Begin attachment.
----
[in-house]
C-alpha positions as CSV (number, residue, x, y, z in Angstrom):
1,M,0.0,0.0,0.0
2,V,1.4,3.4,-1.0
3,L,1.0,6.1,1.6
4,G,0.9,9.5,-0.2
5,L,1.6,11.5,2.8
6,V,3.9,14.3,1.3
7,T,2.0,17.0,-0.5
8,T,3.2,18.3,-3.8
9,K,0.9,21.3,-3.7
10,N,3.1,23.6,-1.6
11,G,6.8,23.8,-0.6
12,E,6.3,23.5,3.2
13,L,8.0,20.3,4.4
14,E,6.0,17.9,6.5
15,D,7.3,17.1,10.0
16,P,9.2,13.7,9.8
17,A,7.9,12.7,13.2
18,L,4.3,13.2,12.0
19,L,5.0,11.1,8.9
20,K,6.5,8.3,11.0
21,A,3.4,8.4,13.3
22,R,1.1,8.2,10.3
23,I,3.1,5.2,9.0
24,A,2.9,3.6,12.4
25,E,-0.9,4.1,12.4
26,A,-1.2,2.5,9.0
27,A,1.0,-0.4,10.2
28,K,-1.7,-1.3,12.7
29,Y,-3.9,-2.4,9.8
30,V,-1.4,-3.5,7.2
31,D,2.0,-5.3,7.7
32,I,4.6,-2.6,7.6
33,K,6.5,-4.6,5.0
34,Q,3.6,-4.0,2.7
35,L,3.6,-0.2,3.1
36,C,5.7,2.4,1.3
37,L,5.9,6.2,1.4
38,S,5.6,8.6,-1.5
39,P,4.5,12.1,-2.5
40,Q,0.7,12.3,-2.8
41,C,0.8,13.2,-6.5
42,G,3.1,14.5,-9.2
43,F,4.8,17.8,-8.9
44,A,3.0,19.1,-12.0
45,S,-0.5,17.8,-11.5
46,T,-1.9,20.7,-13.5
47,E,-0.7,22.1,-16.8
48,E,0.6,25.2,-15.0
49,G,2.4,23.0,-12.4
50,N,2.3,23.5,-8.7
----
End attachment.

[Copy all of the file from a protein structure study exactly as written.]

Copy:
[in-house]
C-alpha positions as CSV (number, residue, x, y, z in Angstrom):
1,M,0.0,0.0,0.0
2,V,1.4,3.4,-1.0
3,L,1.0,6.1,1.6
4,G,0.9,9.5,-0.2
5,L,1.6,11.5,2.8
6,V,3.9,14.3,1.3
7,T,2.0,17.0,-0.5
8,T,3.2,18.3,-3.8
9,K,0.9,21.3,-3.7
10,N,3.1,23.6,-1.6
11,G,6.8,23.8,-0.6
12,E,6.3,23.5,3.2
13,L,8.0,20.3,4.4
14,E,6.0,17.9,6.5
15,D,7.3,17.1,10.0
16,P,9.2,13.7,9.8
17,A,7.9,12.7,13.2
18,L,4.3,13.2,12.0
19,L,5.0,11.1,8.9
20,K,6.5,8.3,11.0
21,A,3.4,8.4,13.3
22,R,1.1,8.2,10.3
23,I,3.1,5.2,9.0
24,A,2.9,3.6,12.4
25,E,-0.9,4.1,12.4
26,A,-1.2,2.5,9.0
27,A,1.0,-0.4,10.2
28,K,-1.7,-1.3,12.7
29,Y,-3.9,-2.4,9.8
30,V,-1.4,-3.5,7.2
31,D,2.0,-5.3,7.7
32,I,4.6,-2.6,7.6
33,K,6.5,-4.6,5.0
34,Q,3.6,-4.0,2.7
35,L,3.6,-0.2,3.1
36,C,5.7,2.4,1.3
37,L,5.9,6.2,1.4
38,S,5.6,8.6,-1.5
39,P,4.5,12.1,-2.5
40,Q,0.7,12.3,-2.8
41,C,0.8,13.2,-6.5
42,G,3.1,14.5,-9.2
43,F,4.8,17.8,-8.9
44,A,3.0,19.1,-12.0
45,S,-0.5,17.8,-11.5
46,T,-1.9,20.7,-13.5
47,E,-0.7,22.1,-16.8
48,E,0.6,25.2,-15.0
49,G,2.4,23.0,-12.4
50,N,2.3,23.5,-8.7